Eight Serious Medical Conditions Associated with Migraines

Headaches are common and may disappear on their own without medication. But, chronic migraines have lingering effects. If you are experiencing migraines frequently, you should work with your physician on a plan to manage your pain and prevent the occurrence of additional medical issues. Ionia migraines that do not seem to go away should be evaluated by a doctor because they may indicate more serious conditions such as the following:

Bowel Malfunctions

Usually, irritable bowel syndrome, or IBS, is accompanied by migraines. Doctors think that nervous system changes can trigger headaches and digestive issues. Those who are suffering from IBS may experience diarrhea and constipation alternatively and may feel bloated. 


Strokes happen when the brain does not get enough blood. Migraines increase your risk for stroke and this risk tends to be higher when you experience visual disturbances like flashing light before the migraines start. 

Brain Aneurysms

A migraine associated with an aneurysm is accompanied by symptoms such as visual disturbances, vomiting, and nausea. Those who experience these symptoms may think they are just normal health events, so they shrug it off. But, you should watch for significant differences. Migraines because of an aneurysm are often sudden and more intense than regular migraines. If you experience a migraine that seems like the worst you ever have, you should seek immediate medical attention.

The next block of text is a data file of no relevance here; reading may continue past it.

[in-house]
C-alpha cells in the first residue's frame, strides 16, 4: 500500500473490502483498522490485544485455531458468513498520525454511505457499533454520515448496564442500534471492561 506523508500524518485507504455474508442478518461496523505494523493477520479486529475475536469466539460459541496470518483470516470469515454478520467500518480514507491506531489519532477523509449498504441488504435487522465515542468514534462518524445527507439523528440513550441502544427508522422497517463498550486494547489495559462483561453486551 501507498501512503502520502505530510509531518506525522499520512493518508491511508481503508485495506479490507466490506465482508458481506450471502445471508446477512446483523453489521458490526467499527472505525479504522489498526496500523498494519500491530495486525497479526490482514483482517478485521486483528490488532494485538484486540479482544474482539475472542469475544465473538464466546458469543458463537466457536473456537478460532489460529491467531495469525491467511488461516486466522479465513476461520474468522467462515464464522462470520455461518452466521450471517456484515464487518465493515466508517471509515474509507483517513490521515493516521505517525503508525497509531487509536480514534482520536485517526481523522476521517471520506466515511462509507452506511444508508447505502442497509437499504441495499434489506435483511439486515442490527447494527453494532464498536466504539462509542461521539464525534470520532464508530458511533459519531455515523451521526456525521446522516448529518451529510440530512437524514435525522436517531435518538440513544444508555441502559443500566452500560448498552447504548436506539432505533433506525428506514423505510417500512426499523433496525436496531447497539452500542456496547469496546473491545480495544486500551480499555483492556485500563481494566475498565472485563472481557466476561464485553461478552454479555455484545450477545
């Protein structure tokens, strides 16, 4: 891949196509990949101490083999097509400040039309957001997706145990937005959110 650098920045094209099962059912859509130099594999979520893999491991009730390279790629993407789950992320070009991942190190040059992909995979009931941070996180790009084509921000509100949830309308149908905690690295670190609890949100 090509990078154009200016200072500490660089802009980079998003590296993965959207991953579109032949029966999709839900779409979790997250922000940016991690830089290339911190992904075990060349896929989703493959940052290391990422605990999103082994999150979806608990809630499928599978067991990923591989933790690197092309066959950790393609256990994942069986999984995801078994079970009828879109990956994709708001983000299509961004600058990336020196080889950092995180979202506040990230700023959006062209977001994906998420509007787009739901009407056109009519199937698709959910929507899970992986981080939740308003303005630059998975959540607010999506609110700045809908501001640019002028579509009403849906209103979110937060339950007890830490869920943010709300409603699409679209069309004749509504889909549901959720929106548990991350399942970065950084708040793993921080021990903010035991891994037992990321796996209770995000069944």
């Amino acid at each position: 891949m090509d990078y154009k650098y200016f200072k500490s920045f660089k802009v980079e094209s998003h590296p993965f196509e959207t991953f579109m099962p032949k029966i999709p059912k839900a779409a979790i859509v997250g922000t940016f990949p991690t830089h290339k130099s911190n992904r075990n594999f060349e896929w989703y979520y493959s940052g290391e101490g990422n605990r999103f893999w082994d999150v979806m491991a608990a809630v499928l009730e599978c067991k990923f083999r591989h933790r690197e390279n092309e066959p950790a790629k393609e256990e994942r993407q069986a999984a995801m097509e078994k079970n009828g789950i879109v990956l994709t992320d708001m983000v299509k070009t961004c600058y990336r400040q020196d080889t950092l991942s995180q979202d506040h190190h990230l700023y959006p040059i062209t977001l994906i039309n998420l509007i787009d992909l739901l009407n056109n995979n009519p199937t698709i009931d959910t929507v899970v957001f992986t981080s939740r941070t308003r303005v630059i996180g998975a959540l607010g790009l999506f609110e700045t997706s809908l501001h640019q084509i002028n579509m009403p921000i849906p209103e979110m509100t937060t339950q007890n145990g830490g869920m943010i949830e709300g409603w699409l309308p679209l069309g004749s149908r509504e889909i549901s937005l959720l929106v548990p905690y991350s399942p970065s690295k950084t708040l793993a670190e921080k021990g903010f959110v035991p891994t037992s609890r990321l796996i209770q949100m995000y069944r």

Hearing Issues

If you experience migraines frequently, you may suffer from sudden hearing loss. This hearing loss tends to be unexplained and rapid, typically occurring over a few days.

Heart Disease

Men who have migraines are more likely to suffer from heart disease or a heart attack. Also, women with migraines can have heart disease, particularly if they experience an aura or visual disturbances. 


Those who experience frequent migraines are at a higher risk of experiencing seizures. Both seizures and migraines may be genetically associated. 

Anxiety and Depression

Migraines are usually experienced by those who have anxiety. If you are suffering from both conditions, you may have depression. Studies claim that anxiety and depression are more likely when you experience migraines. 

Other Kinds of Chronic Pain

Patients with chronic migraines may have fibromyalgia, which is a condition characterized by fatigue, pain, and depression. Any kind of pain rewires how the brain processes pain signals. And due to the constant throbbing headache you experience, the pain responses of your body can be overexcited, predisposing you to more serious pain.